Xandra is a half-vampire, her father a vampire and her mother one of the courtesan carriers of the plagued genes. Like many halvies, she serves the vampiric and were aristos that rule the county, in her case as a Royal Guard – and one of the Royal Guard’s best. And they need to be good – after the Insurrection, there are considerable human forces constantly seeking to overrule the immortal Queen Victoria and her vampiric court.
But, despite this, Xandra finds herself caught up in one of these treasonous movements herself, despite her position as Guard. When her sister is taken in to the notorious mental hospital of Bedlam, where Xandra’s mother was said to have died, Xandra confronts her own fears to find the truth. Unwilling to be dismissed, her investigations uncover surprise after surprise – and a deep conspiracy that rocks the place of all halvies in society. She ends up torn between family and duty – and betrayed by people she trusted beyond all others.
And through that she has to learn the truth not just about her friends, her family and her society and leaders – but also about herself. Her true nature, her true being and what that really means.
This book had a very shaky start for me. I start reading and am instantly treated to one of the longest, most convoluted info-dumps I’ve ever read as Xandra mentally resumes the entire world for me, the creatures, the politics, the history, her family and her personal history. It’s huge, it’s long, it’s interspaced with lots of area description and emotional exposition and it’s pretty hard to follow – I actually had to re-read several parts to double check the huge amount of information being imparted.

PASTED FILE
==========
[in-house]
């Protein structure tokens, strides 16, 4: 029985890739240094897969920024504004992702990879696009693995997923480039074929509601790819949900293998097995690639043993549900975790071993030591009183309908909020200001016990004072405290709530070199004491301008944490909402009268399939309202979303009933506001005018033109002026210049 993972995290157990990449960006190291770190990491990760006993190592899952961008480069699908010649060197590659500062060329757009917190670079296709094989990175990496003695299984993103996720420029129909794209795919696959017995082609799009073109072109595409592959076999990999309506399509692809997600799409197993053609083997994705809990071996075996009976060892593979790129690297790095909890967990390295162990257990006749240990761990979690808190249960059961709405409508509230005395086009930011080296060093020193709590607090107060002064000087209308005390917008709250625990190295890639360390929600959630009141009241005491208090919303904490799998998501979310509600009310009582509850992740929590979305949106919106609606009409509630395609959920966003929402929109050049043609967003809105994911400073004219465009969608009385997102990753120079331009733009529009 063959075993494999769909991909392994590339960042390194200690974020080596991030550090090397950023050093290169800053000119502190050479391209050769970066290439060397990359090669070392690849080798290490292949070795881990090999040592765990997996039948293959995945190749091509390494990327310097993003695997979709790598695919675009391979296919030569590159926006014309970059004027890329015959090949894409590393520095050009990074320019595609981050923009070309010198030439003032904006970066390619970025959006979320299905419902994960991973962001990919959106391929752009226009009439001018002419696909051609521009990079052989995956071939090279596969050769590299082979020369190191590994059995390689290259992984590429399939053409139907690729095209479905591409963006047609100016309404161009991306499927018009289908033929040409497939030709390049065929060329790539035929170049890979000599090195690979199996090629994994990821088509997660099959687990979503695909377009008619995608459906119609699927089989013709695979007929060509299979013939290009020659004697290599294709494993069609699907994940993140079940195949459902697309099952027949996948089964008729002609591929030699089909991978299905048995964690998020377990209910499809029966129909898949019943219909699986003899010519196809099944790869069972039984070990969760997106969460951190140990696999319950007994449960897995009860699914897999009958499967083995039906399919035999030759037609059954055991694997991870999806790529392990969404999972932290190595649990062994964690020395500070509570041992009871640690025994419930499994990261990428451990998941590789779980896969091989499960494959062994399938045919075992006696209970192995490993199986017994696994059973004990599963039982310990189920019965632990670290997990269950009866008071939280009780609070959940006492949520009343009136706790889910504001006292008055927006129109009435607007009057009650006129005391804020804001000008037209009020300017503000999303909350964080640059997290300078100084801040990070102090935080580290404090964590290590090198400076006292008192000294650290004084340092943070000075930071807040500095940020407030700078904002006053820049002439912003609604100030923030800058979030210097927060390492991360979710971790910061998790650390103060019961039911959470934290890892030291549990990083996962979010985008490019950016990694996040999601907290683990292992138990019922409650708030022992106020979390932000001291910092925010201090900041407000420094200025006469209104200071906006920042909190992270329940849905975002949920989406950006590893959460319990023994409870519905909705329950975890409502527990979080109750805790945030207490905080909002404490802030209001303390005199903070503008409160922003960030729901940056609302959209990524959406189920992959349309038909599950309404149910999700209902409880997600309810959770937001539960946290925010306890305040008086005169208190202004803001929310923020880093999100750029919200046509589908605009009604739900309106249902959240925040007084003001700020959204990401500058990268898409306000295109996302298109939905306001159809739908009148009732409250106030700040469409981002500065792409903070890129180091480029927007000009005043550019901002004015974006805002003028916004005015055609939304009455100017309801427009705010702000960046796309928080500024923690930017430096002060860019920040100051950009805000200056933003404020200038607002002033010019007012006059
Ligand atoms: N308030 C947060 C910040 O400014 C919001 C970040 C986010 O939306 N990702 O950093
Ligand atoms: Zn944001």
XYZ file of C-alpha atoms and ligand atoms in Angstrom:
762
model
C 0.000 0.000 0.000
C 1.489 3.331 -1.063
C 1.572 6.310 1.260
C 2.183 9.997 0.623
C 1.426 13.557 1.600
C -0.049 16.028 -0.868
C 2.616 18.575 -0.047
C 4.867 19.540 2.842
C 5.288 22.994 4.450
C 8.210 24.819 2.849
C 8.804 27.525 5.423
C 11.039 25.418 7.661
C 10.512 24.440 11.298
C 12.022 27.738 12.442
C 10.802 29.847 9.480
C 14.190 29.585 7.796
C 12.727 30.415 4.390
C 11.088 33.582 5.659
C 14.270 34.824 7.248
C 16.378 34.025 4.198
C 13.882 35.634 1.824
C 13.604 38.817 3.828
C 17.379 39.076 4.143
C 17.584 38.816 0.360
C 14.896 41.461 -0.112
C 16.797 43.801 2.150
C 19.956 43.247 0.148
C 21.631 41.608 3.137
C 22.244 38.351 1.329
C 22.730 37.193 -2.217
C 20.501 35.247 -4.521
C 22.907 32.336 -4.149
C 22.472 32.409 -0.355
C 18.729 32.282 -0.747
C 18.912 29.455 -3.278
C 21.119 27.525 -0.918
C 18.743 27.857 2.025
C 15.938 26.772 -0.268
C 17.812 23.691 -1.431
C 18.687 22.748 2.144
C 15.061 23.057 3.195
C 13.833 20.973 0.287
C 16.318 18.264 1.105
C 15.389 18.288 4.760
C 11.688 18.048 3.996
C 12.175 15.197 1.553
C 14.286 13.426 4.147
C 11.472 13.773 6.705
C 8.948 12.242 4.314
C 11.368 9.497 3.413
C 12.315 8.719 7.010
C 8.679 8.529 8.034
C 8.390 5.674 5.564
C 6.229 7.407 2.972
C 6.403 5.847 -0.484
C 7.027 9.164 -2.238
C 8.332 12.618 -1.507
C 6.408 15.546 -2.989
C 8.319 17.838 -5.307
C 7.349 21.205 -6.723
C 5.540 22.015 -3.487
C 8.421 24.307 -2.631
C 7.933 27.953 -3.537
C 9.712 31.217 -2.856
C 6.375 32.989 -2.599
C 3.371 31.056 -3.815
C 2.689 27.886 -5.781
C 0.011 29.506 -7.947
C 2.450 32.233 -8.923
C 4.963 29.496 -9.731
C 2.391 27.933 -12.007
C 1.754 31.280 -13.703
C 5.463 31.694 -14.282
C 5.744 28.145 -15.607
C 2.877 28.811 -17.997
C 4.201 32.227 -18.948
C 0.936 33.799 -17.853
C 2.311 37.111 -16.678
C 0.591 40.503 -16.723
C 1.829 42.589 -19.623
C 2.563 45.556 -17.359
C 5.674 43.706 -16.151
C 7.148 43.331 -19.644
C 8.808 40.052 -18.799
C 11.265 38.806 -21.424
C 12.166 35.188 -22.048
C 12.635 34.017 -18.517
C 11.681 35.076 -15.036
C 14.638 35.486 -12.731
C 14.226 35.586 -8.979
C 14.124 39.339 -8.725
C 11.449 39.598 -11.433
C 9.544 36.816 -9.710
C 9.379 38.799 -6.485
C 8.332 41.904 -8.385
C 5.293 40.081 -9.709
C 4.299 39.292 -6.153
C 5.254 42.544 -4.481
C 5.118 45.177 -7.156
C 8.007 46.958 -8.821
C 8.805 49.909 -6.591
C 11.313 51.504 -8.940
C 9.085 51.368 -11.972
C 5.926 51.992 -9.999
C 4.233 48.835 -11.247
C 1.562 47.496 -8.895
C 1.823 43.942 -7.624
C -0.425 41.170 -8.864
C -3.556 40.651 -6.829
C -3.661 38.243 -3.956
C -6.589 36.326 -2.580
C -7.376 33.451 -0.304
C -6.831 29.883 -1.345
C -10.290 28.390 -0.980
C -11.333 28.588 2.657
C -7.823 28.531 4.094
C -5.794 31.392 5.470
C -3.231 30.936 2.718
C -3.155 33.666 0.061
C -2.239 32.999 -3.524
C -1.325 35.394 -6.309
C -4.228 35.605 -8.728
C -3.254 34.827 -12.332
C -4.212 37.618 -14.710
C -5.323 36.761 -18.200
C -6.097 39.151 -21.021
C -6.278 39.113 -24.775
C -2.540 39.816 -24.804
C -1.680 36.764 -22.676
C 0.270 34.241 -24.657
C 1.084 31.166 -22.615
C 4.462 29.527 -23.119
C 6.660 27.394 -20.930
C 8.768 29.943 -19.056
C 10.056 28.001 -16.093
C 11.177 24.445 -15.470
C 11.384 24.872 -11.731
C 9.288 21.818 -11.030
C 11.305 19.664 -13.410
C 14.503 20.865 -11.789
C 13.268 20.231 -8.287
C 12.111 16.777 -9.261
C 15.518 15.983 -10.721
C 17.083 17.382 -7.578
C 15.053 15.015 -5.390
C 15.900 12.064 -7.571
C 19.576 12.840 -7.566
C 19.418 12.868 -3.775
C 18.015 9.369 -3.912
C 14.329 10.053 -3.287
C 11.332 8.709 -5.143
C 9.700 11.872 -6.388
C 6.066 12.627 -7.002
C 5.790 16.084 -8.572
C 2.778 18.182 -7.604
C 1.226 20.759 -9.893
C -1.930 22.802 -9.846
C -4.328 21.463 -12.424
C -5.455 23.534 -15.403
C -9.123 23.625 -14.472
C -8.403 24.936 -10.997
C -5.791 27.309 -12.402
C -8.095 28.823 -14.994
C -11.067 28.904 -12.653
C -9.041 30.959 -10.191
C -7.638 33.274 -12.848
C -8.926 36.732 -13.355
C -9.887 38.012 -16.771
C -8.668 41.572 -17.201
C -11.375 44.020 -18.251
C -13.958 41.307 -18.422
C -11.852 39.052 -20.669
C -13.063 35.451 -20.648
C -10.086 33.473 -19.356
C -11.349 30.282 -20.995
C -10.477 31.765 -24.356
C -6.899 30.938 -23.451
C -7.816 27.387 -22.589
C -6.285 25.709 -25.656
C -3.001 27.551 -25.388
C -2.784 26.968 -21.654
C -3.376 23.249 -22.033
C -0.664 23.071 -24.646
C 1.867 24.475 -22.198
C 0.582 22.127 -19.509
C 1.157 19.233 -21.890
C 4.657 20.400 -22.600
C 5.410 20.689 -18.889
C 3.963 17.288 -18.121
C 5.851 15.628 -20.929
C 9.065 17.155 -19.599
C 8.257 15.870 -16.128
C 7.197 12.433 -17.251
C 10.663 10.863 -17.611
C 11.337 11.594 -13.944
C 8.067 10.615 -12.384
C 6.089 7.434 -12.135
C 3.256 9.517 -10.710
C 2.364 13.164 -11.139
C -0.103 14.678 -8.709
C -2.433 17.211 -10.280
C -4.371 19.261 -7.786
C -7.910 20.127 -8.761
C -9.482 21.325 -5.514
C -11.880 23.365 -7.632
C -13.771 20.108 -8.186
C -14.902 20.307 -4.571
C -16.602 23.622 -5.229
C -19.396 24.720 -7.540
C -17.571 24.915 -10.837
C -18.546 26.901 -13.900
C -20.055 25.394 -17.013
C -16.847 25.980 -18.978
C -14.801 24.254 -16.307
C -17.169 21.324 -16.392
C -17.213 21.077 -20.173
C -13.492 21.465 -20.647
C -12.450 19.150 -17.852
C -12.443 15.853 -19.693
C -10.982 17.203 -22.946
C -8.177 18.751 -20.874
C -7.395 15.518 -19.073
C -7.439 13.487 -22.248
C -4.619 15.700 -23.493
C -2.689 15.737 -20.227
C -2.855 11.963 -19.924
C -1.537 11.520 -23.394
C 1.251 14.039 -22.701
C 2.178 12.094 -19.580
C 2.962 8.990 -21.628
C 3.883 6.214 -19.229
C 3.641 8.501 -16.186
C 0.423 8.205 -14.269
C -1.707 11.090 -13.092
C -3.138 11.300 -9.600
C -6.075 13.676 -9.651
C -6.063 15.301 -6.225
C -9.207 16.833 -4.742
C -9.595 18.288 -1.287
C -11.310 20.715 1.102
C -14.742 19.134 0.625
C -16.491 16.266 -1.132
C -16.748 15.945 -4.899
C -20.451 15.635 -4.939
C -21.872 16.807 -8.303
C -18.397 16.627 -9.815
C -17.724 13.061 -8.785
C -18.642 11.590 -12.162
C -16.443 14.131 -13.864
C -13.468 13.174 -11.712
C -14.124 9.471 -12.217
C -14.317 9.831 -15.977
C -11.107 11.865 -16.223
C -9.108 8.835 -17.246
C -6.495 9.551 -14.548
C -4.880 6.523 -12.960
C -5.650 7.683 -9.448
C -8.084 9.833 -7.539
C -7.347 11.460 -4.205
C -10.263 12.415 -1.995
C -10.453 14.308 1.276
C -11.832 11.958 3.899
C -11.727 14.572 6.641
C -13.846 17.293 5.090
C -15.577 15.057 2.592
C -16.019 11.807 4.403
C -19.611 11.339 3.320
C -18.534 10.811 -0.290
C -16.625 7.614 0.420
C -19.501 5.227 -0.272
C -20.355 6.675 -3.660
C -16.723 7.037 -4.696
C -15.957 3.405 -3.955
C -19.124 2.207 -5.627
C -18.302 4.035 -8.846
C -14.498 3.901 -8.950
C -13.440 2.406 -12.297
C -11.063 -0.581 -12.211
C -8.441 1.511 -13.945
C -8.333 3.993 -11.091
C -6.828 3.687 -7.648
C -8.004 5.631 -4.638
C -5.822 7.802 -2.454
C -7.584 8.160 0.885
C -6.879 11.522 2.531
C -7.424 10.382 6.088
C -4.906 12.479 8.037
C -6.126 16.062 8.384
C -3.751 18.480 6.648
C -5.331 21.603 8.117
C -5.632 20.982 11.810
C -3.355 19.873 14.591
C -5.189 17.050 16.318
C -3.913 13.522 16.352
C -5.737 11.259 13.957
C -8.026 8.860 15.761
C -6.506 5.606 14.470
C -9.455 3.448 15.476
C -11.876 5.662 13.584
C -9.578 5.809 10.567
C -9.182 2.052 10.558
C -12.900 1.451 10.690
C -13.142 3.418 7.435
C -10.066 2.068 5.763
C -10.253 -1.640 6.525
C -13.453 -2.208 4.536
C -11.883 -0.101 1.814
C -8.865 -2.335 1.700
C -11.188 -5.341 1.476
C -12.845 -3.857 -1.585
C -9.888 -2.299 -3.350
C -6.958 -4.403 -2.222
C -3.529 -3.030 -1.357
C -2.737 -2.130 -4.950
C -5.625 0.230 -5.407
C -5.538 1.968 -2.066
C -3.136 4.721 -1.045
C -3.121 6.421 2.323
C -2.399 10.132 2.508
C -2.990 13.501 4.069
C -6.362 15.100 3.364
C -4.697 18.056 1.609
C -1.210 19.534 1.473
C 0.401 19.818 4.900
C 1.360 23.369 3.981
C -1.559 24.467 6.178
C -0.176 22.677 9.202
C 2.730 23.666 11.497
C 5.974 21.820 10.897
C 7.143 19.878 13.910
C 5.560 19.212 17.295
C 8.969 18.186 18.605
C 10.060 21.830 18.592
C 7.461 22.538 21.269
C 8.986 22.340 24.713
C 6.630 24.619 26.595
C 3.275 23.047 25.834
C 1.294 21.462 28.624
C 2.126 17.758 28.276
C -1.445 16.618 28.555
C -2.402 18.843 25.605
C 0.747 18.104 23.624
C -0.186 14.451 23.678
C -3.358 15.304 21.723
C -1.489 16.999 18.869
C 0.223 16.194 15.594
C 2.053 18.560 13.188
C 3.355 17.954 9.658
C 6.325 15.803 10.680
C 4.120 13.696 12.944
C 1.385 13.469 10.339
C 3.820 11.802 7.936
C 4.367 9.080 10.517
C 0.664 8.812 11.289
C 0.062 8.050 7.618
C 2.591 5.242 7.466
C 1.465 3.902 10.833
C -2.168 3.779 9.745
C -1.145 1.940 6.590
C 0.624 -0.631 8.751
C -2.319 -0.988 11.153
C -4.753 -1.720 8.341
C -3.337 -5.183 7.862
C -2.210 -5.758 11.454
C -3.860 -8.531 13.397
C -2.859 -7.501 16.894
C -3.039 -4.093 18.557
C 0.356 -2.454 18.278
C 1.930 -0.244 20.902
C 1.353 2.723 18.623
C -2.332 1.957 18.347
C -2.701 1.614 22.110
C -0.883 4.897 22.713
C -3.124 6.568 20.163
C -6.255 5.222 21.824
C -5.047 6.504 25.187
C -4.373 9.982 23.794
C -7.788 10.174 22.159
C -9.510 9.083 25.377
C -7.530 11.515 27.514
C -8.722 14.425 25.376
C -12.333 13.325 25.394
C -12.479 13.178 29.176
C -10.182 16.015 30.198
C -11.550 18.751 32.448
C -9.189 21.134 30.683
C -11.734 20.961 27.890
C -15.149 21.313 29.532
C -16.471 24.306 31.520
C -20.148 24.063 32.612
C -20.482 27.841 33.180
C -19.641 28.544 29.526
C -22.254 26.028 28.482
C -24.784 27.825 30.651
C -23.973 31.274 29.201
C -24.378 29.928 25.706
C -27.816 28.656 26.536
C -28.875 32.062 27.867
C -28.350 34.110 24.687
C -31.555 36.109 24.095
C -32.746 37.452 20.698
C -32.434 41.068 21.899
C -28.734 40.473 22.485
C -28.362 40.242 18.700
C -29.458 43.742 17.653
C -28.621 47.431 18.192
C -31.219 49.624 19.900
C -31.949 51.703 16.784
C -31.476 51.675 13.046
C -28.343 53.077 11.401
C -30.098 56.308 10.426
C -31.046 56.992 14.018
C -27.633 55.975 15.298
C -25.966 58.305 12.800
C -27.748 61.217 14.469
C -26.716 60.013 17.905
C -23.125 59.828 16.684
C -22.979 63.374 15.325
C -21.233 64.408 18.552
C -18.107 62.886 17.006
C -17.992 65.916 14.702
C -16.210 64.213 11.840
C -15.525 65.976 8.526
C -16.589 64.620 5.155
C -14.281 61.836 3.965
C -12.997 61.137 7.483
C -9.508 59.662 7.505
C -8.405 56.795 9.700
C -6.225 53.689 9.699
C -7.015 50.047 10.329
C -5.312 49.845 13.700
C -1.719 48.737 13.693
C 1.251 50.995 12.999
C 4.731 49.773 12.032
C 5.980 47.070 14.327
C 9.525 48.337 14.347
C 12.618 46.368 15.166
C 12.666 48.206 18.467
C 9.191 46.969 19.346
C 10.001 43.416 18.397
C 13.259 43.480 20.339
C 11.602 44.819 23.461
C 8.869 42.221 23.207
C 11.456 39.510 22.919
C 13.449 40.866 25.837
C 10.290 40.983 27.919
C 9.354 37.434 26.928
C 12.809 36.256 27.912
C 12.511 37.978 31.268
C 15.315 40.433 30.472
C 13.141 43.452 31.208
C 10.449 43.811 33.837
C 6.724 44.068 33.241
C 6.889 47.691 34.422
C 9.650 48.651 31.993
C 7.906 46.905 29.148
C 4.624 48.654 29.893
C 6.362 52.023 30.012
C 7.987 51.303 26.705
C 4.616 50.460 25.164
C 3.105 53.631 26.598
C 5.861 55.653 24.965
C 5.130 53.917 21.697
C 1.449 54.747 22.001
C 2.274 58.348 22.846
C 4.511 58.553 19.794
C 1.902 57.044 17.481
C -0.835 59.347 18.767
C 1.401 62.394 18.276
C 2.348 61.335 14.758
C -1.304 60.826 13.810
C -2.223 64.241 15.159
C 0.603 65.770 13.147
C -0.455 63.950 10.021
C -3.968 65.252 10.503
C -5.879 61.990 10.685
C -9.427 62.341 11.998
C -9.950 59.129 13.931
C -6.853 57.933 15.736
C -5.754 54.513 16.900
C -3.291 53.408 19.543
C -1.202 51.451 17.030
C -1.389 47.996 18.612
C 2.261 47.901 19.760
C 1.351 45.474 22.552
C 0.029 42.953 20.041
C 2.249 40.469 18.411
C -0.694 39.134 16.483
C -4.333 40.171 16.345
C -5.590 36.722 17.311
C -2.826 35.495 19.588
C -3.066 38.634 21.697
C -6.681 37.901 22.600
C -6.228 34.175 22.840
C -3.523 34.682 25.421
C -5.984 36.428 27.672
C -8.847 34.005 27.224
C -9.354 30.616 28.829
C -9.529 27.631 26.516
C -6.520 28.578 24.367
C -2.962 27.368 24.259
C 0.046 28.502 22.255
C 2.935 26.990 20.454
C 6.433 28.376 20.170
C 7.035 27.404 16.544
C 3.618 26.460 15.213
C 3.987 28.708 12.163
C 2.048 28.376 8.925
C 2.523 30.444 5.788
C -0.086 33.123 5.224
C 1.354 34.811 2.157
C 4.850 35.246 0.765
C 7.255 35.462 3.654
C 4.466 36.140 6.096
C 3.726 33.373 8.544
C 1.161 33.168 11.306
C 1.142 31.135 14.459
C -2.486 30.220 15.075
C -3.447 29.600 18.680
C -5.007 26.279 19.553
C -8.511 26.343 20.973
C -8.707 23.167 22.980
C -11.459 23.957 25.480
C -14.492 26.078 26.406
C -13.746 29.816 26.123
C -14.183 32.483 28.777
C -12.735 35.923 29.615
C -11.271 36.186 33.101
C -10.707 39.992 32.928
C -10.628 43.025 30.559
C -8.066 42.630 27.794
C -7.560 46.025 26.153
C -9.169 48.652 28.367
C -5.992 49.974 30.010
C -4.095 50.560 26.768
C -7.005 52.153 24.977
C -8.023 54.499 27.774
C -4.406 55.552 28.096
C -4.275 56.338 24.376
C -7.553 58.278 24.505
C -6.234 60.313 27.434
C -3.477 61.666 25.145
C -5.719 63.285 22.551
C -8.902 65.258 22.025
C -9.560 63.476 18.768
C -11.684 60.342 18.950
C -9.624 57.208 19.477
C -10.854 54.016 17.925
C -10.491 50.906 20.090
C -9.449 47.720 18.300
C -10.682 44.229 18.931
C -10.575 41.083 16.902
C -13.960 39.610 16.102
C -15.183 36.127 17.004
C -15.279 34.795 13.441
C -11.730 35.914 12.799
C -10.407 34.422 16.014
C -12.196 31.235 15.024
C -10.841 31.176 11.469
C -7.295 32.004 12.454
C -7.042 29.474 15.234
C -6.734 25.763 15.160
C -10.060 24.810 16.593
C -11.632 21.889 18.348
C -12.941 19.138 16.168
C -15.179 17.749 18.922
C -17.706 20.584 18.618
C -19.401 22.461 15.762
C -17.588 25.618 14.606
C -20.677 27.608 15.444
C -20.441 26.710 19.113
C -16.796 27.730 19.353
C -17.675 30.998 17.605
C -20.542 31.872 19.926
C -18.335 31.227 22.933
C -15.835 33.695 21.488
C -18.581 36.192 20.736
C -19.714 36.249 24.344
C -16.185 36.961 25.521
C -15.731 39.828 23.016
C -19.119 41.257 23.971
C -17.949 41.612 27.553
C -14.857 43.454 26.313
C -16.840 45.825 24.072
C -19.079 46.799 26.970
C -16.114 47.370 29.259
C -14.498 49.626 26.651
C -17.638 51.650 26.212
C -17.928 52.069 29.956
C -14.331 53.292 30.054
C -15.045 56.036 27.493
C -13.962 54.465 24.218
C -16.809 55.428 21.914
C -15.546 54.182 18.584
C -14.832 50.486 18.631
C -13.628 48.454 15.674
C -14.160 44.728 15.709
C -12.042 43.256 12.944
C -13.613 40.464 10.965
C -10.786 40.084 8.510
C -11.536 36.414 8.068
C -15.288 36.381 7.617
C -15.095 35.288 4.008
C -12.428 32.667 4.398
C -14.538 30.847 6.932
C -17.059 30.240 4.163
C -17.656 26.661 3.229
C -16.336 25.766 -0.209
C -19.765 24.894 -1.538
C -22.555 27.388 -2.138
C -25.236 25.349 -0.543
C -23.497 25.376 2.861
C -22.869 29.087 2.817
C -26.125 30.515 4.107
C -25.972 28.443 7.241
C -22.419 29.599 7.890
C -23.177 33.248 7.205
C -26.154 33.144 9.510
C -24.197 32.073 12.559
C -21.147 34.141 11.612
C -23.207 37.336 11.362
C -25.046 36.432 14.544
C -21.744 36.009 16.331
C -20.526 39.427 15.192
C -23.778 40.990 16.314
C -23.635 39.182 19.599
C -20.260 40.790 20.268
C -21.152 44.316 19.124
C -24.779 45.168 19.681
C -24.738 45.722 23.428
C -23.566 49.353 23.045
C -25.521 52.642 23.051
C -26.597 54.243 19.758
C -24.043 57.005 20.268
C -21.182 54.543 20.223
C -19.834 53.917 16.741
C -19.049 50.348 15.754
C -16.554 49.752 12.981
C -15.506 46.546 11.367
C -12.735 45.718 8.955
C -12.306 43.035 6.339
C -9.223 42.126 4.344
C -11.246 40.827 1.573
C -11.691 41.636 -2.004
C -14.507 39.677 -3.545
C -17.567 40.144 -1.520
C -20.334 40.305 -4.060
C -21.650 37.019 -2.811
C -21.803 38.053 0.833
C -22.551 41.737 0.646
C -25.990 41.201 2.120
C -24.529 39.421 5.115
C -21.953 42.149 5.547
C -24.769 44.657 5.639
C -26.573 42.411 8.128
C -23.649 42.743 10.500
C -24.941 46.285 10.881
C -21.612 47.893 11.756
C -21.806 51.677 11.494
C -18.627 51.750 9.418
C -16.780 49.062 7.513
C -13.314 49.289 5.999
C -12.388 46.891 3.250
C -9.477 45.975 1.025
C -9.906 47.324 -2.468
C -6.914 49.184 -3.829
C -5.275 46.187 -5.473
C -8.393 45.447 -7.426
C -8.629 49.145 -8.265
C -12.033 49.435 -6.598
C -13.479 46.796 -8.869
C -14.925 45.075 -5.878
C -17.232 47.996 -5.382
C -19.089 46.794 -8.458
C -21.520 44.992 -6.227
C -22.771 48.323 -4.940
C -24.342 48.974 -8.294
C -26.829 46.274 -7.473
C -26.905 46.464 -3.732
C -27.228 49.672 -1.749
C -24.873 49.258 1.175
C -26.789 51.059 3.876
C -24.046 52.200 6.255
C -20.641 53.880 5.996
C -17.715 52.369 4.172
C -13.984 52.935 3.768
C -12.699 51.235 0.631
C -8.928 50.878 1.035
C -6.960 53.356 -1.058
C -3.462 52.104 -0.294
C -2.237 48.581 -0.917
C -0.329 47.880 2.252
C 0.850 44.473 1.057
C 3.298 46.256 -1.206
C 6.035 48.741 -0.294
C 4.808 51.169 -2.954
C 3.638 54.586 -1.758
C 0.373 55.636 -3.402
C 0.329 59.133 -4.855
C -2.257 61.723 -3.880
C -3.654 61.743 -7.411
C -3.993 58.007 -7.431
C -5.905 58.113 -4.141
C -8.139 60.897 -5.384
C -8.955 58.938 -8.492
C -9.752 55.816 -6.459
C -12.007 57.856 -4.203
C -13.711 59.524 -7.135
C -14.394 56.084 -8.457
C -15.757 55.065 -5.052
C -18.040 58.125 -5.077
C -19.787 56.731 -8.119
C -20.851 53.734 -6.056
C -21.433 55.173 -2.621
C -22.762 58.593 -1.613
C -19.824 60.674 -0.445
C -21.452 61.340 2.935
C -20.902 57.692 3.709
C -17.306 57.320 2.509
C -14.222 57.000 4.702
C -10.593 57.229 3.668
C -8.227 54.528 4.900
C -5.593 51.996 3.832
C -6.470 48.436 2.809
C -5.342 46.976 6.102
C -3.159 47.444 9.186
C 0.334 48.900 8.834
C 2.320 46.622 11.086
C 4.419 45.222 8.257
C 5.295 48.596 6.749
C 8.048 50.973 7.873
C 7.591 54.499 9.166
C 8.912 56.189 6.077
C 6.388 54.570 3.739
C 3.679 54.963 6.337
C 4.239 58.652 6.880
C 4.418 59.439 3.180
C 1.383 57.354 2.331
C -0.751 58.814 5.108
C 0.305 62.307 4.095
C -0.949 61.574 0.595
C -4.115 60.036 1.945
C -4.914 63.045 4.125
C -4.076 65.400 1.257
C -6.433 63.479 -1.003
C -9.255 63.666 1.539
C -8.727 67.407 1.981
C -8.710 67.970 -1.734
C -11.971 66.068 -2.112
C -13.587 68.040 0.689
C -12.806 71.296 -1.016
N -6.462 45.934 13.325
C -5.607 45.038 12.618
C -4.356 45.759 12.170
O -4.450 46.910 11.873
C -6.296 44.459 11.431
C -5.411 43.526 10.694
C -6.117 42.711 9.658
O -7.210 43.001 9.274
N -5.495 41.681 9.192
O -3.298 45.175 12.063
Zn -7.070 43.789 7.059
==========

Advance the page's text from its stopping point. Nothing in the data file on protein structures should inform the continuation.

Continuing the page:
It put me off and, if I’d been skimming in a book shop deciding whether to buy or not, I’d have put it back on the shelves, disappointed. But it is worth holding on, getting through that shaky beginning and keep on reading. The world is revealed again in more sensible terms, the characters are more developed and then the real plot kicks in.
Once you get into the book, the world is fascinating. The supernatural here is a plague – the plague – kills people but leaves some survivors with offspring that carry the plague, that eventually over the generations changes them into vampires, werewolves and – when the werewolf and vampire plagues combine or through throwbacks, the lethal and terrifying goblins. The book is set in the 21st century, but it’s a very different world from ours. It’s a world where the immortal vampiric Queen Victoria still reigns, ruling a vampiric and werewolf aristocracy that precariously rules over a majority human and disgruntled populace. In between are the half-weres and half-vampires, serving the aristos with their much greater numbers.
Because it’s 21st century, we have much of the same technology displayed as you’d expect. But because there’s also powerful elements demanding the world stand still – the Queen’s conservative sensibilities, the aristos discomfort with the modern, there’s also a very strong steampunk aesthetic. It has a really interesting mix of modern and Victorian values – with things like a deadly fear of gossip and reputation, but a casual, liberated view of sex and sexuality.